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Why Paul Ryan?

By William J. Bennett, CNN Contributor
updated 10:16 AM EDT, Tue August 14, 2012
Republican vice presidential candidate Rep. Paul Ryan speaks during a campaign event on Sunday in Waukesha, Wisconsin.
Republican vice presidential candidate Rep. Paul Ryan speaks during a campaign event on Sunday in Waukesha, Wisconsin.
STORY HIGHLIGHTS
  • William Bennett says choice of Paul Ryan puts the cards on the table before America
  • He says Ryan has dedicated himself to mastering the U.S. federal budget
  • Bennett says Ryan has proposed innovative solutions and has worked with Democrats
  • He says voters will choose between two visions of the size and role of government

Editor's note: William J. Bennett, a CNN contributor, is the author of "The Book of Man: Readings on the Path to Manhood." He was U.S. secretary of education from 1985 to 1988 and director of the Office of National Drug Control Policy under President George H.W. Bush.

(CNN) -- The election of 2012 is a critical juncture in the history of this nation. We now have to decide if we love our country enough to do the responsible thing -- rein in out-of-control spending, cut the debt and reform crumbling entitlement programs. This will not be easy, but it's right and what's necessary for the preservation of our republic. Rep. Paul Ryan is the right choice for such a time.

The president has not led; Mitt Romney and Paul Ryan will lead, and ultimately, they will lead us back on the path to prosperity.

Ryan's path to vice presidential nominee is a culmination of decades of outspoken conservatism. Early on, only a few of his colleagues at Empower America, a conservative, free-market Washington think tank, like Jack Kemp and me, heard him. Now, the entire country will hear him.

William Bennett
William Bennett

The effervescent congressmen from Wisconsin, who leads Congress in grueling P90X workouts most mornings, first emerged onto the national political scene with his Roadmap, a first of its kind detailed plan to reform America's budget, tax code, health care system and Social Security system. He said what few politicians would say -- America has overspent, over-promised and under-delivered.

Opinion: Is Paul Ryan for or against Ayn Rand?

Over time this young budget guru, who once told me he relaxes by kicking back with actuarial tables, began to master the U.S. budget in a way that few ever have. He was appointed to be a member of the president's Bowles-Simpson Commission, but, not yielding to political pressure, voted against its recommendations because it failed to adequately reform Medicare. So, together with Alice Rivlin (Bill Clinton's former OMB director), Ryan co-authored the Ryan-Rivlin plan to seriously reform Medicare (although she didn't support the version of it he included in his all-encompassing budget).

Their plan fell largely on deaf ears, but just because Washington wasn't listening, Ryan didn't stop leading. He joined forces with Sen. Ron Wyden, D-Oregon, to co-author a bipartisan plan to reform Medicare. Their plan leaves Medicare intact for existing recipients and those approaching eligibility and offers future enrollees a chance to enroll in the traditional Medicare government option or enroll in a premium support plan, where seniors can choose from a variety of competitive plans that work best for them.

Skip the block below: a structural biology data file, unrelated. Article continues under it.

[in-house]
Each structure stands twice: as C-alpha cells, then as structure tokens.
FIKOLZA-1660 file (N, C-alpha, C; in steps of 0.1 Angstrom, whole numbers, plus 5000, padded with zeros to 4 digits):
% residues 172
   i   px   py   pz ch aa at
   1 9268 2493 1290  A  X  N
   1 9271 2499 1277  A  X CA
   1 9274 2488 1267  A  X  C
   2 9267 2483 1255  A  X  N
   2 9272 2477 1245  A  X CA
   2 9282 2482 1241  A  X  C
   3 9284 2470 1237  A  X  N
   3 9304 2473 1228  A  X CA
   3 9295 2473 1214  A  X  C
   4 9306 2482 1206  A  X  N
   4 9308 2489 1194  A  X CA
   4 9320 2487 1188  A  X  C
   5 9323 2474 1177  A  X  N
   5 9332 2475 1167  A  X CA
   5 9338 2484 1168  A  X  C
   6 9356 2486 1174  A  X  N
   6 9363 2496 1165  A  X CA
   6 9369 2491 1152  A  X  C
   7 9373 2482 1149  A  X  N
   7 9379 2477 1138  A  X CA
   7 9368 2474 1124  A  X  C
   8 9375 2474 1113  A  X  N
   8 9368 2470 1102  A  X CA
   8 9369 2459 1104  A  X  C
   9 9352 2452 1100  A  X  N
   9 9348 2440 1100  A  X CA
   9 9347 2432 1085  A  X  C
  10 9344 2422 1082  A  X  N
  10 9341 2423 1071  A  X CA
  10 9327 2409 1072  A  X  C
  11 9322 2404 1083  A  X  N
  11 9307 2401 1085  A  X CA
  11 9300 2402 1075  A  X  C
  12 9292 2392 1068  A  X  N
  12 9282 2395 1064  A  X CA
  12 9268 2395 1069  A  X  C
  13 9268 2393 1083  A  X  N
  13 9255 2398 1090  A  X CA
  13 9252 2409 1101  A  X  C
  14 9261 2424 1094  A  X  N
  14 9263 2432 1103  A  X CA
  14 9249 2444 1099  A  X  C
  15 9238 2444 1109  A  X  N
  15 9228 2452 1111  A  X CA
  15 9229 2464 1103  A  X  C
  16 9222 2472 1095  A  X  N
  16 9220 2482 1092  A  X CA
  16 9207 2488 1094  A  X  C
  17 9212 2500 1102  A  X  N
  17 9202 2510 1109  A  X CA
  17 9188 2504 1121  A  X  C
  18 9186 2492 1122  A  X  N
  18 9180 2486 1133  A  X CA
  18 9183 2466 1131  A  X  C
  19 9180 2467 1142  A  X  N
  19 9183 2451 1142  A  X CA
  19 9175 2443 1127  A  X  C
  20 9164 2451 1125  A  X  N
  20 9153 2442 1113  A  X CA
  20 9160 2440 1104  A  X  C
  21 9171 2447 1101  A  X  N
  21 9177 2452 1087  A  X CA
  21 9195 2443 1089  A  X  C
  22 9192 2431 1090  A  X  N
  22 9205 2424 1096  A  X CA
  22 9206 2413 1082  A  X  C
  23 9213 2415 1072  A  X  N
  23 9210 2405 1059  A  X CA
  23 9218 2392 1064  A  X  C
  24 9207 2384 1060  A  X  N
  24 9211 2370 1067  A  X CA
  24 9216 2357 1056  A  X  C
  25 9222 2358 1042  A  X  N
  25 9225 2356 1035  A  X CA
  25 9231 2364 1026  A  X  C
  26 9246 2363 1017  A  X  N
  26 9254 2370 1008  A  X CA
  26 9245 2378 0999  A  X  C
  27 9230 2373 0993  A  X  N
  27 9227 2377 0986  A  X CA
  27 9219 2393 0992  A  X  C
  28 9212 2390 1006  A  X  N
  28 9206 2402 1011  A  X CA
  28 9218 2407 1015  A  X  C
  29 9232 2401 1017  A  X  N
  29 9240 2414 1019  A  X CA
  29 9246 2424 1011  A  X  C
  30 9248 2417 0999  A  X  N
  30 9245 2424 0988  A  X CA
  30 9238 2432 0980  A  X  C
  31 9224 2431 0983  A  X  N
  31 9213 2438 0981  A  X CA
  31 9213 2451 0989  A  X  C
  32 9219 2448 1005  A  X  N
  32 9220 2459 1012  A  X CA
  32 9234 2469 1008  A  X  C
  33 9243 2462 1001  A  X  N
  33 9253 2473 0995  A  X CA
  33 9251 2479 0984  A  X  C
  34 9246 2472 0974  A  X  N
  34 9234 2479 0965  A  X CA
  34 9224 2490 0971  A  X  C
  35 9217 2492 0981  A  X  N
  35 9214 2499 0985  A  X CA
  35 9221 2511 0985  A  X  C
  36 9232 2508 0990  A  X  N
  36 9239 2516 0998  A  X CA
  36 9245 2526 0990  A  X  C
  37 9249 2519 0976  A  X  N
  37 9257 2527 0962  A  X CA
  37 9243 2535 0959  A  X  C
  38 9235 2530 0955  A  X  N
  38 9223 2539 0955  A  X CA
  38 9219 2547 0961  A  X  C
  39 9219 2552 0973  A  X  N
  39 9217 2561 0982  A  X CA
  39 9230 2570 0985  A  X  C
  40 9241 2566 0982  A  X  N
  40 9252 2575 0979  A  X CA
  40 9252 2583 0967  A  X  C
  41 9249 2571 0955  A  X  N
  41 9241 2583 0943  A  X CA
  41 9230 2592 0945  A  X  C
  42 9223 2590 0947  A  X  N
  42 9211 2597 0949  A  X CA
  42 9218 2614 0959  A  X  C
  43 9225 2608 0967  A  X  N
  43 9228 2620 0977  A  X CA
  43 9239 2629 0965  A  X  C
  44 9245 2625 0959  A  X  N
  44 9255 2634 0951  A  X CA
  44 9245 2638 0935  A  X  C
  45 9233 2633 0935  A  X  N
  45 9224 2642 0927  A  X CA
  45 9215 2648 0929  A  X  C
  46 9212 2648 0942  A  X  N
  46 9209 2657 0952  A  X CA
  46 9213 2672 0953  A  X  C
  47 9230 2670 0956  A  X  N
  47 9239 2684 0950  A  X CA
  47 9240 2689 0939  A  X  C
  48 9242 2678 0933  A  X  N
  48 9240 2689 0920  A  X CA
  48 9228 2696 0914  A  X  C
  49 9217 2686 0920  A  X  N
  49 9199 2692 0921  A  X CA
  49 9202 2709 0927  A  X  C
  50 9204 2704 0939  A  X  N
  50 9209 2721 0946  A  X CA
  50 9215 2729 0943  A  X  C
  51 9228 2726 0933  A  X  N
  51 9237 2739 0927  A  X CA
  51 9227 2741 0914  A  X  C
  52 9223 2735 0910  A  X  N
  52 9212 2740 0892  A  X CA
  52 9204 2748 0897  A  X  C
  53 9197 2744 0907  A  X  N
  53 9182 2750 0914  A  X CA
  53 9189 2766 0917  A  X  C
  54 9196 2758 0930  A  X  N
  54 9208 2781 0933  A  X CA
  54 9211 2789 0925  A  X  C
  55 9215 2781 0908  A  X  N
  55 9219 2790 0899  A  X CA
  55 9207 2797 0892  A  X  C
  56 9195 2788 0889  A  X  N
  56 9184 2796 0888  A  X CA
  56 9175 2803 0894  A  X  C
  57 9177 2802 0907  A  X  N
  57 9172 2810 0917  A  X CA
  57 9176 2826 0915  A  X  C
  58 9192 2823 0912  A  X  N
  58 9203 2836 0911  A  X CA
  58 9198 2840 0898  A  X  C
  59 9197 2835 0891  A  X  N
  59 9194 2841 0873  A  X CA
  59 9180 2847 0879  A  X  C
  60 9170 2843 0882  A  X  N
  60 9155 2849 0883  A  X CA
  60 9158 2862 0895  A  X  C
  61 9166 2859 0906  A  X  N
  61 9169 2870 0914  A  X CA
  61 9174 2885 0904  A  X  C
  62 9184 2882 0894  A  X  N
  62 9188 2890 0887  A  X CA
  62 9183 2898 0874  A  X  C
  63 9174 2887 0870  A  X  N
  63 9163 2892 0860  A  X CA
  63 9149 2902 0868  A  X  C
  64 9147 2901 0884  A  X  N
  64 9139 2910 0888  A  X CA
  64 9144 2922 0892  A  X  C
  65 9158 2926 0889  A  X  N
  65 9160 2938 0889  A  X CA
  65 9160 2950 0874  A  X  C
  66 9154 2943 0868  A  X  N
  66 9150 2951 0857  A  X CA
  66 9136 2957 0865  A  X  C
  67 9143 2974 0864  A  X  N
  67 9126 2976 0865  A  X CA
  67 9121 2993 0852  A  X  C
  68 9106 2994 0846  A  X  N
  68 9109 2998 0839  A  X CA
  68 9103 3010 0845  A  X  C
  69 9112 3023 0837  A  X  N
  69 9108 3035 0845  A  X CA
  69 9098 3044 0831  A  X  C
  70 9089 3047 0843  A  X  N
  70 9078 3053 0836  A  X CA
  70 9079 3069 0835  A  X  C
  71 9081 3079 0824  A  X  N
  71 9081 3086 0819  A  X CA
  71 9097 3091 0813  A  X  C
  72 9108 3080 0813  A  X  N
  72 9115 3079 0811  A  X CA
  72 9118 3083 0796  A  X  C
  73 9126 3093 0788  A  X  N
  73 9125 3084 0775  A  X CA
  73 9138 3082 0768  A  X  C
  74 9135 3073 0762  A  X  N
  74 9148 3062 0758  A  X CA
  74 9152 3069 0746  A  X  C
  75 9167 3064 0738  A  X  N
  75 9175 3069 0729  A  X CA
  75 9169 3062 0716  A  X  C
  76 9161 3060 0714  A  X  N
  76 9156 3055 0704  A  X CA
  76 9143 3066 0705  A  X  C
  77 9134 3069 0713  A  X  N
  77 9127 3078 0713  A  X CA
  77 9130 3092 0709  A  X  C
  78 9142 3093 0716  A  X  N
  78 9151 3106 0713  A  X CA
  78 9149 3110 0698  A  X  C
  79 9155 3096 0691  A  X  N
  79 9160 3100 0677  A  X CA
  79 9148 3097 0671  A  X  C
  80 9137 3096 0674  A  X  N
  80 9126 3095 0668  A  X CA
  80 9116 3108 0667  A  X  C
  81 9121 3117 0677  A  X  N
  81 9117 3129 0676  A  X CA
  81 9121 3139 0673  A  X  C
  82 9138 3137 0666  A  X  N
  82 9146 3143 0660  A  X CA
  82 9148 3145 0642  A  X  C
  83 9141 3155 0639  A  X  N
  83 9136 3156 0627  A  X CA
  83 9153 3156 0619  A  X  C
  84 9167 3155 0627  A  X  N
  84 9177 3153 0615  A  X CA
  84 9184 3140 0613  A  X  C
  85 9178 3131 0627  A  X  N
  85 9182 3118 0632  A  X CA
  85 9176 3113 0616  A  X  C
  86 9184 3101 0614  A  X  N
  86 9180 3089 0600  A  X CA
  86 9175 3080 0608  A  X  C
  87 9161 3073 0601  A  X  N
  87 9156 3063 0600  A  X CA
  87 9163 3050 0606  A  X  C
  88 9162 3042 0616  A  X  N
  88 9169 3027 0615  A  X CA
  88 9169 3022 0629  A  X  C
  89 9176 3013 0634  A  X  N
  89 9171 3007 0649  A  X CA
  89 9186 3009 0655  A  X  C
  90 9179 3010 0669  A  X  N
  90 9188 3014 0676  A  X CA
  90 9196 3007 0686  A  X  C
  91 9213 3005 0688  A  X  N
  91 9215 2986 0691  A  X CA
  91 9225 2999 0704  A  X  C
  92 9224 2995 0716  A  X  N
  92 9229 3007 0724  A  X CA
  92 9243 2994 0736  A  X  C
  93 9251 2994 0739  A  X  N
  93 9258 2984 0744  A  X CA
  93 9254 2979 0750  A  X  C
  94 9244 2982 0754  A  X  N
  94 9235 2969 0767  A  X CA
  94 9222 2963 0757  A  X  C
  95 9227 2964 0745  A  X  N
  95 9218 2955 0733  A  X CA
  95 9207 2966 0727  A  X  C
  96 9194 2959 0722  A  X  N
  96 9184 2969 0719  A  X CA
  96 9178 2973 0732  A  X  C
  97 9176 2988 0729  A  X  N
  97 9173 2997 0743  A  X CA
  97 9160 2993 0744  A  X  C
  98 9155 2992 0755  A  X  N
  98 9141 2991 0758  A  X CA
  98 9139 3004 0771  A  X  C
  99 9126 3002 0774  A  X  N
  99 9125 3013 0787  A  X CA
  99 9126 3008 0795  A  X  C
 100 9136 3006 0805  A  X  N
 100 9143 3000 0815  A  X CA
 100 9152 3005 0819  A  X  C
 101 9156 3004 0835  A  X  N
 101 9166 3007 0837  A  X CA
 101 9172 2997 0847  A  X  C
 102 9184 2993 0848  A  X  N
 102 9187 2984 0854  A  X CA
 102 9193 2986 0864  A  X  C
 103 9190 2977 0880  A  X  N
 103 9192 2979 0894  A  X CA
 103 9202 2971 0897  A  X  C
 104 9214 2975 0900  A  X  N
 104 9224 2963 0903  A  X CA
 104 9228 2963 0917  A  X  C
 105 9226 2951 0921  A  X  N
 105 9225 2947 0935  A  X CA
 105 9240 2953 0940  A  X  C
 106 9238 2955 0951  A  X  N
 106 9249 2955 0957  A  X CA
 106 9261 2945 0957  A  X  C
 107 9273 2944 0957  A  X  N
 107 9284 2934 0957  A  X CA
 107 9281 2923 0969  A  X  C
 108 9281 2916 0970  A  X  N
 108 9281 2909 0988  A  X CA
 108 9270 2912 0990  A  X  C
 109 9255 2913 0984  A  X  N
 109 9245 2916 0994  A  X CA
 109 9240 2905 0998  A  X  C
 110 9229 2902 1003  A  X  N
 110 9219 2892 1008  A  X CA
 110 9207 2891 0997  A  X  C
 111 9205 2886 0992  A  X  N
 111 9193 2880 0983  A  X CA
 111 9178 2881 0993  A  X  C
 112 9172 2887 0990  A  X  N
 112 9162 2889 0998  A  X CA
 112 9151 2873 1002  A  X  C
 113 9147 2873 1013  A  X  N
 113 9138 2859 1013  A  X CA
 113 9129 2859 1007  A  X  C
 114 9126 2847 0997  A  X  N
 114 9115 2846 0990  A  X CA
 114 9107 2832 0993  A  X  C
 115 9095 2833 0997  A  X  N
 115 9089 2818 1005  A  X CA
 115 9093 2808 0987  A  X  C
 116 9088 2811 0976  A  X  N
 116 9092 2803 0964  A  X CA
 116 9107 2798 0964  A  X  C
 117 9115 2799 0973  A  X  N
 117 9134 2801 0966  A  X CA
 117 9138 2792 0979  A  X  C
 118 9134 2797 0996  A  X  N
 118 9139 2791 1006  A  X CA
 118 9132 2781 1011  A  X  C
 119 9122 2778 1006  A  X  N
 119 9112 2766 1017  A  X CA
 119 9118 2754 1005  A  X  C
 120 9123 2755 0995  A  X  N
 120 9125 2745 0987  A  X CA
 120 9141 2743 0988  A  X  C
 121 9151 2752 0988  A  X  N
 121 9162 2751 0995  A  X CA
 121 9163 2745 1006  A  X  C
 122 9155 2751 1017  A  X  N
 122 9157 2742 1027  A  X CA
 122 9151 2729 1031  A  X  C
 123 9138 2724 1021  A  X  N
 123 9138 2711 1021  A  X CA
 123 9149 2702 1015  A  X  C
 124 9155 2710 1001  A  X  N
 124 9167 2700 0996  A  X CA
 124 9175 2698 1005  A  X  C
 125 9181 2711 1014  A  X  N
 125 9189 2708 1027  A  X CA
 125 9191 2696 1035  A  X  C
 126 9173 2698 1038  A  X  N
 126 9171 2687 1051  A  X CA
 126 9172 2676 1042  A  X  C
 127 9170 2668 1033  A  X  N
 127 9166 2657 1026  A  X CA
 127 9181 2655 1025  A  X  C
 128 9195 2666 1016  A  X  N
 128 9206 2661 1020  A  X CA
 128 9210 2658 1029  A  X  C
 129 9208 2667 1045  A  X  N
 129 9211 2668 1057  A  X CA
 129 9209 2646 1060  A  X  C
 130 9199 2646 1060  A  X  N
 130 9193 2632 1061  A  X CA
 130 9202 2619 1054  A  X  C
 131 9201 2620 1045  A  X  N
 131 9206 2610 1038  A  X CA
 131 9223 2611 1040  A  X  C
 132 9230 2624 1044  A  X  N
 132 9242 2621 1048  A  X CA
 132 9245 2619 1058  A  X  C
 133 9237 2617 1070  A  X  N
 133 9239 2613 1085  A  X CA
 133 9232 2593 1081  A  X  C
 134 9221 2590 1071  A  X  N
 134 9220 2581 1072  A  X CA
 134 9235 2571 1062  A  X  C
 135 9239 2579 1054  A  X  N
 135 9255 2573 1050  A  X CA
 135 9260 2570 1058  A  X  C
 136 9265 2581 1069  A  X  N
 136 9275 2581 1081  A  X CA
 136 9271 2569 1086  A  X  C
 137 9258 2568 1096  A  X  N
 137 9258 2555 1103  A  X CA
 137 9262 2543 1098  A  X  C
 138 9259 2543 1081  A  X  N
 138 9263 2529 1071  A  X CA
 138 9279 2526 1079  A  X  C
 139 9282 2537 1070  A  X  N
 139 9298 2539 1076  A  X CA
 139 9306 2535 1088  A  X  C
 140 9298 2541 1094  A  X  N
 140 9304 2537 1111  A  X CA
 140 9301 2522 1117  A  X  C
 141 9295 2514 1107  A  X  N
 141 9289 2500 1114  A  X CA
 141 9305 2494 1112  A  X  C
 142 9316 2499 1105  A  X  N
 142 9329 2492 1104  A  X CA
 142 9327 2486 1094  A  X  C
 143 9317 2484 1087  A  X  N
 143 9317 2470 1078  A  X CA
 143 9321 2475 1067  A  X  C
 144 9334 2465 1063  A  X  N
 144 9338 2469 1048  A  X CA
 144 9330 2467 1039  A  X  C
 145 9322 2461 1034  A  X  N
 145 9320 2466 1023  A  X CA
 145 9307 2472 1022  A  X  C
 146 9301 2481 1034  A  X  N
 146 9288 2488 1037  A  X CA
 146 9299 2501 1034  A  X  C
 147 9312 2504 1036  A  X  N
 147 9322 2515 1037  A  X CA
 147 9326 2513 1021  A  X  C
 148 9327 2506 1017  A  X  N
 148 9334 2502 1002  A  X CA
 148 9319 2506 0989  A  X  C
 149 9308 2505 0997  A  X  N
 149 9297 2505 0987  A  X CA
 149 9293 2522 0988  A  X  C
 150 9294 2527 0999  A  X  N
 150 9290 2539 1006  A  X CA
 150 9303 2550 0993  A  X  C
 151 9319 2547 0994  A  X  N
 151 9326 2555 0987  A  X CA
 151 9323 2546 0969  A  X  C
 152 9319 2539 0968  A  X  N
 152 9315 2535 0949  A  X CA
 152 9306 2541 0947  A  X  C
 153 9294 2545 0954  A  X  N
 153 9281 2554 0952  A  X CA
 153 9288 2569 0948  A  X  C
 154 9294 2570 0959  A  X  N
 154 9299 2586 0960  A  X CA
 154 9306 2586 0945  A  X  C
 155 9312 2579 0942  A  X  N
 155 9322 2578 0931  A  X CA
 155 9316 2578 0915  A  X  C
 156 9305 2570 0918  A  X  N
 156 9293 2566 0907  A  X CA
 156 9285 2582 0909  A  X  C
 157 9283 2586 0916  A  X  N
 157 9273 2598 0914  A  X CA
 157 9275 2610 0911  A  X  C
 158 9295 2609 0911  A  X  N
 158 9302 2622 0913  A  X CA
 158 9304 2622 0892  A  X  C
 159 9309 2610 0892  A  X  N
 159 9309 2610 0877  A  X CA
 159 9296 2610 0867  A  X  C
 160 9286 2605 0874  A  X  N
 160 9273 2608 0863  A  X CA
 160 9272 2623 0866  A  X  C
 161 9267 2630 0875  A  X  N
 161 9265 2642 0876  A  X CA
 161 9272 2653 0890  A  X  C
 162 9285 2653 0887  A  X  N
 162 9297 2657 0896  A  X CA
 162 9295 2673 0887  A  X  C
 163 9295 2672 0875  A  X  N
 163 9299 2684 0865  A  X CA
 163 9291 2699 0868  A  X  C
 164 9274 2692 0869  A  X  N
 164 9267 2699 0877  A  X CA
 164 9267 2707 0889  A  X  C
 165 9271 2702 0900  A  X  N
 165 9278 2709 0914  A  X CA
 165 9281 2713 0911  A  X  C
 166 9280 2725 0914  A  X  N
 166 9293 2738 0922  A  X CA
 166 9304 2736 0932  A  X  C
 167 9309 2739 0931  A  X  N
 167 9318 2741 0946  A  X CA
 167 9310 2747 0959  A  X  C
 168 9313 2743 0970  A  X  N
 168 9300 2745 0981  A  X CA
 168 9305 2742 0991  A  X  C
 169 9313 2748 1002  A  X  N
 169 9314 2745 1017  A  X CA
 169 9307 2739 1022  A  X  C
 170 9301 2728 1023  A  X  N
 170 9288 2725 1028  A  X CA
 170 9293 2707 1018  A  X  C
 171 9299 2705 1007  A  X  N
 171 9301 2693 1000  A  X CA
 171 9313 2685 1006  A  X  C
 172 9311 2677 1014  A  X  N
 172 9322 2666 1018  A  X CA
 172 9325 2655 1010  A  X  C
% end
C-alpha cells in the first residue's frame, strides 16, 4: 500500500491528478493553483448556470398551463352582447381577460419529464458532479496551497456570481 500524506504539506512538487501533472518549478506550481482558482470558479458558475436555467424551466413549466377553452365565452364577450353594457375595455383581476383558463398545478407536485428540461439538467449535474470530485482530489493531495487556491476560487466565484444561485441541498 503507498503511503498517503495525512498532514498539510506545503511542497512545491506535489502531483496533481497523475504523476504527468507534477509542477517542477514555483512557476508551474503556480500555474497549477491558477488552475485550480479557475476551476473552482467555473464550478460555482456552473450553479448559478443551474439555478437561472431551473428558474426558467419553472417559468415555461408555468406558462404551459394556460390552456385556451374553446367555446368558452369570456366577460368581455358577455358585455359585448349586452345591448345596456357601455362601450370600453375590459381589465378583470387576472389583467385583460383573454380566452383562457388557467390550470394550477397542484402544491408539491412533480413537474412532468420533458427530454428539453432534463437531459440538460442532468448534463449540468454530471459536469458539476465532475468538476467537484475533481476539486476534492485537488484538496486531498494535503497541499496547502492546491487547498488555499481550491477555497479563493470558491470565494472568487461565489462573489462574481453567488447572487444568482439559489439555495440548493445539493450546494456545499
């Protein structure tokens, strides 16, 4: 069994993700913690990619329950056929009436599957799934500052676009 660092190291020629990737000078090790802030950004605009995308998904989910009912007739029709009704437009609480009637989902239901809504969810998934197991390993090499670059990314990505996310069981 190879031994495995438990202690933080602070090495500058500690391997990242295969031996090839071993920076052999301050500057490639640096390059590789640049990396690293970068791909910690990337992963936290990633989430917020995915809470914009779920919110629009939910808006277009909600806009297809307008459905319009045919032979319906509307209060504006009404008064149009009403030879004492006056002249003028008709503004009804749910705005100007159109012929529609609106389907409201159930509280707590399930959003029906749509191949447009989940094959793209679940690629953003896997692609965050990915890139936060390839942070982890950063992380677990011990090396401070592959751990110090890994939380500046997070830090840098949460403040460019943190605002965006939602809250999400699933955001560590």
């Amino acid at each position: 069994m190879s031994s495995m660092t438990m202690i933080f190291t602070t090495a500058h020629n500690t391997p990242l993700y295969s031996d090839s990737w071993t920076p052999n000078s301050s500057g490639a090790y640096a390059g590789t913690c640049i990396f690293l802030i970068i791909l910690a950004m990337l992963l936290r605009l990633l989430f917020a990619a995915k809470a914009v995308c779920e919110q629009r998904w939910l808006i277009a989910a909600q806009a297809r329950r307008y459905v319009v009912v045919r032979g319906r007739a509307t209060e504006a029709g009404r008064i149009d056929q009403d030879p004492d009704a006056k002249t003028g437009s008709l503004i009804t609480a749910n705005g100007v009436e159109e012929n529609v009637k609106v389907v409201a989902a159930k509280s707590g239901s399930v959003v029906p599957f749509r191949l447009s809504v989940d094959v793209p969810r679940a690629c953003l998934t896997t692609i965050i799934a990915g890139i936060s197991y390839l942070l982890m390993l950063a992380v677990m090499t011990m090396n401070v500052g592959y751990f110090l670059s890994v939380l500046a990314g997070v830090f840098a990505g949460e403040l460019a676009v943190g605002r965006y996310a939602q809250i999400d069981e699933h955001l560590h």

He said what few politicians would say -- America has overspent, over-promised, and under-delivered.
William Bennett

During his tenure as House Budget Chairman, Ryan has penned several of the House budget plans. Although his 2012 budget didn't pass the Democrat-led Senate, it garnered far more votes than President Obama's budget, and proposed far more serious reforms.

Donna Brazile: Ryan's dangerous vision

Ryan's conservative credentials are unquestionable. Republicans will never forget how he grilled President Obama at the health care summit in 2010. But, equally important, if not more, is his record of bipartisan leadership. When the time comes and Democrats demonize Ryan's Medicare reform plans, he can hold up Wyden and Clinton-era welfare reformers as his defenders.

More than budget and economic expertise, and he has a lot of it, Ryan brings to the Romney ticket a clear, detailed vision forward for America, a vision that stretches across party lines. Ryan adds youthful optimism and a dash of Jack Kemp's infectious charisma to Gov. Romney's business prowess and management skills. For Romney this is the bold action many in his party have been waiting for.

Analyzing the Romney-Ryan ticket
Romney, Ryan & the Tea Party
Axelrod: Ryan a 'right wing ideologue'

All the cards are now on the table. Two competing visions of America's future -- one a nation governed by a large, intrusive caretaker and the other a nation of small government and individual autonomy -- are at stake this November.

As has been well said about our founding, we are a nation of choice and reflection.

If the American people listen to Romney and Ryan and their serious proposals to restore American prosperity, Romney and Ryan have a chance at winning. If the American people listen to political pandering and ad hominem attacks, they will probably lose.

Romney and Ryan will now make the case; the American people will decide.

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The opinions expressed in this commentary are solely those of William J. Bennett.

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